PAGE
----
However, one doesn’t need to postulate secret cabals of aliens, or pointy hat alchemists/sorcerers since our world wide technology is beginning to activate itself in some fashion, perhaps even the return of the bicameral reality that never really went away but updates through the aegis of the new hypertechnical/military/entertainment complex to facilitate new emergences, new forms, hybrid plasticity, flesh with apparition. As Colin Bennett so aptly puts it:
The prototypal form is a unique combination of glamour, entertainment, and technology combined with all the mock-cerebral elements of science, and engineering.
If information is a new form of intelligent life, the prototype as a meme of information has, over the past 30 years, developed branches of new life for itself. We have seen its ability to mount implicit eroticism and glamour constructs, but over the past thirty years, it has developed two new areas of mass-suggestion both in terms of popular belief and national military industrial involvements.
In yet another attempt to change its image, the information complex that is the prototypal form has vanished its image altogether. This “new invisibility” contrasts with the glaring visibility of Nazis and aliens in myth and folklore, films and SF novels. I refer to the vanishing of the prototype, or rather its journey into technological legend, a journey very different to the clatter-and-bang of its Nazi manifestations. This disappearance is a process that has steadily developed over the past forty years.
By way of contrast, there was a time when the prototypal aerial form was a vital part of a nation’s ego, technological muscle, its hopes and dreams. It was anything but invisible.
As always the fantasists are the key to opening our own life-saving sense of wonder. They create the outlines of fantastic new options which we absorb despite ourselves. We may despise and ridicule them, we secretly admire their courage and their nerve, which never fails them. Like the anomalies, the adventurers we are about to meet are always on the night- side of town, where the real action is. Their mad devices are an essential part of our secret lives, seeding ourselves into the future quite beyond our three score years and ten.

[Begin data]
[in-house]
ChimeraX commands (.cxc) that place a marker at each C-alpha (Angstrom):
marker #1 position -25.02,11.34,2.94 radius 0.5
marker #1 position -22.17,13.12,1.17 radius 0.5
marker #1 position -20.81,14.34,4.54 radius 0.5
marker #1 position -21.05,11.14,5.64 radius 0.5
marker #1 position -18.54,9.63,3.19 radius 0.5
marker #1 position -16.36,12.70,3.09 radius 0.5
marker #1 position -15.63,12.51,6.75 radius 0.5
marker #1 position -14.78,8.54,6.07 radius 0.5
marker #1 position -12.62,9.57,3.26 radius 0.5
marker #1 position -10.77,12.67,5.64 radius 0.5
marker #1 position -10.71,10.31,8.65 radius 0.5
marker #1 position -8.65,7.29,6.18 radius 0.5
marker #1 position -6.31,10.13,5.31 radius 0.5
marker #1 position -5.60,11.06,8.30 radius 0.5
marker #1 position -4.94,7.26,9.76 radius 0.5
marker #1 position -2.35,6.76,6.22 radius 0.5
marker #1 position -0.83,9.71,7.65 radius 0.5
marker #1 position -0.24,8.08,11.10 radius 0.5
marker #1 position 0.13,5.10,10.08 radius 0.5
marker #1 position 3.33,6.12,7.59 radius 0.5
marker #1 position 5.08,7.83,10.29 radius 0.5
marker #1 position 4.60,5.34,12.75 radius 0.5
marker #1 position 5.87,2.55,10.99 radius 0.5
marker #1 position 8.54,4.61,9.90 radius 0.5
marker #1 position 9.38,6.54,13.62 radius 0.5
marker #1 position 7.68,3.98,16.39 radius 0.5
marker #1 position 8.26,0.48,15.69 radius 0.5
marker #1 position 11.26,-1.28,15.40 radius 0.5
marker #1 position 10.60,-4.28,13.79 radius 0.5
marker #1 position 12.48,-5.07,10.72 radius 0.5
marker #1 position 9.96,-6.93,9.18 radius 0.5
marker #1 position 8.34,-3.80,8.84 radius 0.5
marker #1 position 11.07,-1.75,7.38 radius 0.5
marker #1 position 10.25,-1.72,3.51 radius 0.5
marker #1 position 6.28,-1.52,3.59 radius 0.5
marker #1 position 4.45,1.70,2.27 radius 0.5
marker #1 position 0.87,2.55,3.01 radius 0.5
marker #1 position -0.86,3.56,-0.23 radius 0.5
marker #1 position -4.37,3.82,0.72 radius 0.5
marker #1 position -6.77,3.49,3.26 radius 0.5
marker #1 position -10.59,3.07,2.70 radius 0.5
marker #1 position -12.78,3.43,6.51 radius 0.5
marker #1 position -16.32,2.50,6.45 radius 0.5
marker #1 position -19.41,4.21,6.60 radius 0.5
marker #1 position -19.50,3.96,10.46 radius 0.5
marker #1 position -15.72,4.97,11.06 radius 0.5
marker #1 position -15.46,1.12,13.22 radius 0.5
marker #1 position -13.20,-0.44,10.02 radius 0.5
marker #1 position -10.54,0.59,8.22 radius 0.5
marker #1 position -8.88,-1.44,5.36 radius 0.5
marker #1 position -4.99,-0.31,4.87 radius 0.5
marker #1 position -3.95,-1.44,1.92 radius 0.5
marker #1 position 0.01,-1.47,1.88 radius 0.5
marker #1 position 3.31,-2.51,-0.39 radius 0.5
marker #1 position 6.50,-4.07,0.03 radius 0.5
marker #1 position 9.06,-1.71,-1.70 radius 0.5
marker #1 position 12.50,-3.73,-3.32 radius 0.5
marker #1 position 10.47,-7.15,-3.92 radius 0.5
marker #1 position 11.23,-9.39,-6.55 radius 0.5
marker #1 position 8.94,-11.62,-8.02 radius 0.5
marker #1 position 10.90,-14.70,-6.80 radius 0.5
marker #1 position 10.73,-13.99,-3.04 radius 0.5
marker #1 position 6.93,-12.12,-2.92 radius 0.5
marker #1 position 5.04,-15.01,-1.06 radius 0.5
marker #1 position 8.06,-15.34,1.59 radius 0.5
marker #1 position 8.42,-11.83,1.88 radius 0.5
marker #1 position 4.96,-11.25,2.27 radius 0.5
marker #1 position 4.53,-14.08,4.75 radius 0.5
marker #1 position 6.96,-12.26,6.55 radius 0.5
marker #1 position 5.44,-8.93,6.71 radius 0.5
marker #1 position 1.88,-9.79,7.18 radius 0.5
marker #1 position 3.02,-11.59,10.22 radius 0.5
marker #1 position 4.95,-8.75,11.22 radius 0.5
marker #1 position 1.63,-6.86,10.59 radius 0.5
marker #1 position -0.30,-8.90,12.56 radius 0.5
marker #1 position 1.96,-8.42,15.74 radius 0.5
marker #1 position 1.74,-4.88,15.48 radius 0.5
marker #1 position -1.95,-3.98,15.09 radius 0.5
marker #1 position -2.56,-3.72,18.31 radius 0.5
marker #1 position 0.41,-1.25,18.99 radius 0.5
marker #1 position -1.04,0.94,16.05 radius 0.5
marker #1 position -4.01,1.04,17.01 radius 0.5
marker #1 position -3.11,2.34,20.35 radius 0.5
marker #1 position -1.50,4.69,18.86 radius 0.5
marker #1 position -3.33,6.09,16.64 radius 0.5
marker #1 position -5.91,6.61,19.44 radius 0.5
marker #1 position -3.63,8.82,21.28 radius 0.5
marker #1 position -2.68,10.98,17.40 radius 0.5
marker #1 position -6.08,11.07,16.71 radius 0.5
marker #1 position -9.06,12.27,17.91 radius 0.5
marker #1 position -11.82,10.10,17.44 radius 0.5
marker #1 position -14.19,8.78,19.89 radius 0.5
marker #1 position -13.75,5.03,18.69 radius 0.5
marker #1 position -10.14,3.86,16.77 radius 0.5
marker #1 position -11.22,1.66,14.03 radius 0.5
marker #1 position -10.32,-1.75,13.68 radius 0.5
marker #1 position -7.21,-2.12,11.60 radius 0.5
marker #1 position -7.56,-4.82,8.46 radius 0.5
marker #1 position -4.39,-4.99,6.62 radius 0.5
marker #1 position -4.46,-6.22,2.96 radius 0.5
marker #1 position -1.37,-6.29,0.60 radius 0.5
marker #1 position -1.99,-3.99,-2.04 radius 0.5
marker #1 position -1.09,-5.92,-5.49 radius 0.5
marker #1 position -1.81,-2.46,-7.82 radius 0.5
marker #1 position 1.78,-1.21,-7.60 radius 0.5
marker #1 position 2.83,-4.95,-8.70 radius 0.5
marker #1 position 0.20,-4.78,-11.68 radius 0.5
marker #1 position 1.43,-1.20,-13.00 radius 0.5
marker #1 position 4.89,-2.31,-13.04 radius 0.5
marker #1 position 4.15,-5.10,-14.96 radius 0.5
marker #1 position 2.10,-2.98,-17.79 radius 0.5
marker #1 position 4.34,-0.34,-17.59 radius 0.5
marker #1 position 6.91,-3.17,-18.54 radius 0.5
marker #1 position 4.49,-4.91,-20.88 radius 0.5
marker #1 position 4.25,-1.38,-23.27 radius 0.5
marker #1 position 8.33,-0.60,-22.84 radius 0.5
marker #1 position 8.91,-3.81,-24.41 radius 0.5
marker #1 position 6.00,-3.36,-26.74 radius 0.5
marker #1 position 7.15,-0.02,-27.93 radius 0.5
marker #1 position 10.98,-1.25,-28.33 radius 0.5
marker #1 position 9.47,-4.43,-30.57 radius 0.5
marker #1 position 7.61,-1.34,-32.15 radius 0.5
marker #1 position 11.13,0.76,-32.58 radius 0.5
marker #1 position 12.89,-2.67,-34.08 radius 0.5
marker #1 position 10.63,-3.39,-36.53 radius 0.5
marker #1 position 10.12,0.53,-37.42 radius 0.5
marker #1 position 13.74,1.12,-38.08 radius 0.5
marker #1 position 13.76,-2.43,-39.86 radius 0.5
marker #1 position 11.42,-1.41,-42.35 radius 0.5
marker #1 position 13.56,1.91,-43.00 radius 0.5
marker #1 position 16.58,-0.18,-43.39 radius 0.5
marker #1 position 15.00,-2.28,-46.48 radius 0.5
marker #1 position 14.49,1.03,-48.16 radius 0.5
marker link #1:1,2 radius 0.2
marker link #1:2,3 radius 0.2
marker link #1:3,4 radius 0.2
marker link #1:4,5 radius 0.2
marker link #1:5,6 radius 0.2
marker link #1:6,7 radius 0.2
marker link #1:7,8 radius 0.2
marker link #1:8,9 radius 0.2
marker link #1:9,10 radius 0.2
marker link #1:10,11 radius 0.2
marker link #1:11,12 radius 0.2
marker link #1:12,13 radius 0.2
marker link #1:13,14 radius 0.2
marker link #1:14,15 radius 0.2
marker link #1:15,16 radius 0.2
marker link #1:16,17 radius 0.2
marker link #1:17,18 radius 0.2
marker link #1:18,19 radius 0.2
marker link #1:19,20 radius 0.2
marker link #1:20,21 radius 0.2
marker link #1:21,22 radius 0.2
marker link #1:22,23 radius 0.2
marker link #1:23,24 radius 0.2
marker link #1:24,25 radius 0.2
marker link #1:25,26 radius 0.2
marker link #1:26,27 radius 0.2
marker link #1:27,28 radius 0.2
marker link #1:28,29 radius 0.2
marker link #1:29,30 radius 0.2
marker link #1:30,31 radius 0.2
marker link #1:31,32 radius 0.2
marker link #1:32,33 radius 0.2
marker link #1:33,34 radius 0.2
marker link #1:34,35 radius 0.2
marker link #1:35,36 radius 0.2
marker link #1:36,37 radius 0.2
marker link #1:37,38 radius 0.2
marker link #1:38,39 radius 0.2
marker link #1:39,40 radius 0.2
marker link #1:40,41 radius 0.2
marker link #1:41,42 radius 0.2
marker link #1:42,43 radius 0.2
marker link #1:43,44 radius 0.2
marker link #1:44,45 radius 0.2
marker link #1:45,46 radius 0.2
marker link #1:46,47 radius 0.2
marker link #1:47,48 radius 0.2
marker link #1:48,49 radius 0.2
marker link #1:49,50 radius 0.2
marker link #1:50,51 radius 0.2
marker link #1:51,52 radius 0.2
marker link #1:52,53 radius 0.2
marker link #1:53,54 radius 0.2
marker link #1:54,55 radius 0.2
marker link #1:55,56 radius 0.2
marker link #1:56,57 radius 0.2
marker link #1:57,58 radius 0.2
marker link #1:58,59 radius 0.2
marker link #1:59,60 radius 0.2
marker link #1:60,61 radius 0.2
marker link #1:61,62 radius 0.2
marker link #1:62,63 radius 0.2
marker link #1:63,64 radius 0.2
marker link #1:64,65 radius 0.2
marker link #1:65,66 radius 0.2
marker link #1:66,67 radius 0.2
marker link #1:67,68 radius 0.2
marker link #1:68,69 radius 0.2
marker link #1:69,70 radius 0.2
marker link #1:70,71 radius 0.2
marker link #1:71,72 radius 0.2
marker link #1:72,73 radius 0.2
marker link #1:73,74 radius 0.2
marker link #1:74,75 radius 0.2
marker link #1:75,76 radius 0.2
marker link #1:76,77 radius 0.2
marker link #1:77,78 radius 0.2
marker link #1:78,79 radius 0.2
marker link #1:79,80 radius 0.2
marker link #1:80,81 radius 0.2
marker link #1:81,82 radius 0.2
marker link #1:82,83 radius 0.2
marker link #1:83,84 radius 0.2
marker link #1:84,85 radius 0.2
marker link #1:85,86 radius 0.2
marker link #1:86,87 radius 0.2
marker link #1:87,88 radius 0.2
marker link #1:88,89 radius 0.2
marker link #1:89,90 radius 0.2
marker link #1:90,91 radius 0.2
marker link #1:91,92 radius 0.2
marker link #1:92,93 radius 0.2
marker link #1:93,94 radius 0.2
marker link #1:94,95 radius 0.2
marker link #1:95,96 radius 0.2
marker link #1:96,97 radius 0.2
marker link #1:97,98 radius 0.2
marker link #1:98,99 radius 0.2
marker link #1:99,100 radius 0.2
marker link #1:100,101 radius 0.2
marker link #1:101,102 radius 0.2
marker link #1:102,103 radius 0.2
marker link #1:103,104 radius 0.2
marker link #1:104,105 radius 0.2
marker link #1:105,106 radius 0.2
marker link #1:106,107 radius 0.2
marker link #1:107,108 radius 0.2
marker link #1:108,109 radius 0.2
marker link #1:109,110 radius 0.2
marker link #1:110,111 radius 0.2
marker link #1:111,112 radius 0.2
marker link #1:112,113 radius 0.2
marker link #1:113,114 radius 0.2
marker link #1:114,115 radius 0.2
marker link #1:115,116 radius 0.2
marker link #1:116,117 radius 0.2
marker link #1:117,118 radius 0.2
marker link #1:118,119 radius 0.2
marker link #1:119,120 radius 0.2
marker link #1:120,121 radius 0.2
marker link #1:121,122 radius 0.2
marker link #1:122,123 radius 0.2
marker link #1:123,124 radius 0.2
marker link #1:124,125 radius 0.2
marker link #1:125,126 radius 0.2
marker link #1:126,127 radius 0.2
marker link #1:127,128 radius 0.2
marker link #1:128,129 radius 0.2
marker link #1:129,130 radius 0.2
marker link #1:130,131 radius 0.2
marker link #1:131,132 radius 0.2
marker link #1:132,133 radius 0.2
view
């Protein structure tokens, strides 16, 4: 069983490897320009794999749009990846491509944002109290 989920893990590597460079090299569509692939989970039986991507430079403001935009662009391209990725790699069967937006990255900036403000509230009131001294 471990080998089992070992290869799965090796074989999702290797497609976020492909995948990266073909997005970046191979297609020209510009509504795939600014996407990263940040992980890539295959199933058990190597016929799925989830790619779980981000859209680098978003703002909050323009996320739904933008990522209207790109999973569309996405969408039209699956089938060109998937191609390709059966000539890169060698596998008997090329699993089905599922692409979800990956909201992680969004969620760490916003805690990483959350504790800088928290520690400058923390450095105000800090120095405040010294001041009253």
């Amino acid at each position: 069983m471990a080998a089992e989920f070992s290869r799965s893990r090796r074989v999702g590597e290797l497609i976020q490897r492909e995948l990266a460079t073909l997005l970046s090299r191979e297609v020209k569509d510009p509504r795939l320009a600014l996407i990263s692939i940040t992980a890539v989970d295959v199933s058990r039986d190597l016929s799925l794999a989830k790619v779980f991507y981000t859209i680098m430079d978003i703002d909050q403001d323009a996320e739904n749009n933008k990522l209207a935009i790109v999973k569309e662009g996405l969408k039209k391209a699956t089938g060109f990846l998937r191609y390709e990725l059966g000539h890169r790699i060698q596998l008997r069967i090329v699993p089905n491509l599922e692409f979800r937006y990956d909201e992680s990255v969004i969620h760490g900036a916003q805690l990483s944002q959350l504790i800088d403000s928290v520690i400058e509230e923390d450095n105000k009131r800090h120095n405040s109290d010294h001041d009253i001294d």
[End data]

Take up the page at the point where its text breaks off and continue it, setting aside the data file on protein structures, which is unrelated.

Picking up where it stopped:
Perhaps it is the case that “alchemical” processes begun millennia ago, at the very start of hominid speciation, are just now beginning to reach their fruition or at least visibility (or failure). If so, X marks the spot of the chiasmatic crossing between the human and its hybrid chimeric others, plastic DNA unfolding, molded at ever greater rates and combined with the machine.
 Karen Pinkus, Alchemical Mercury: A Theory of Ambivalence.
 One is inevitably reminded of Giorgio Agamben’s opening to The Open: Man and Animal and the entire theriomorphic eschatological explorations of animal headed gods. The whole book is germane as a propadeutic to the question of open horizons and a closed horizon of any purported anthroposcene :
It is not impossible, therefore, that in attributing an animal head to the remnant of Israel, the artist of the manuscript in the Ambrosian Library intended to suggest that on the last day, the relations between animals and men will take on a new form, and that man himself will be reconciled with his animal nature.
It might indeed be the case that monstrosity will be the order of the (end of) days, in the sense of a final blow to a purely human-centered universe. All of the alchemical transformations will act to usher the human off the stage, as Foucault imagines on the last page of The Order of Things.:
As the archaeology of our thought easily shows, man is an invention of recent date. And one perhaps nearing its end.
If those arrangements were to disappear as they appeared, if some event of which we can at the moment do no more than sense the possibility – without knowing either what its form will be or what it promises – were to cause them to crumble, as the ground of Classical thought did, at the end of the eighteenth century, then one can certainly wager that man would be erased, like a face drawn in sand at the edge of the sea.
 Bill Viola from his exhibition catalog, quoted by Agamben in Nymphs
 See e-flux online journal #62 article by Philip Grant which looks at the mysteries of hyperfinance, gold, and the alchemical/occult: http://www.e-flux.com/journal/too-real-an-unreality-financial-markets-as-occult/
 from Eduardo Cadava and Paola Cortés-Rocca, “Notes on Love and Photogaphy,” in Photography Degree Zero, Ed. Geoffrey Batchen
 Colin Bennett, The Dream Life of Prototypes. (Taken from his now-defunct website, Combat Diaries, closed after his recent death.)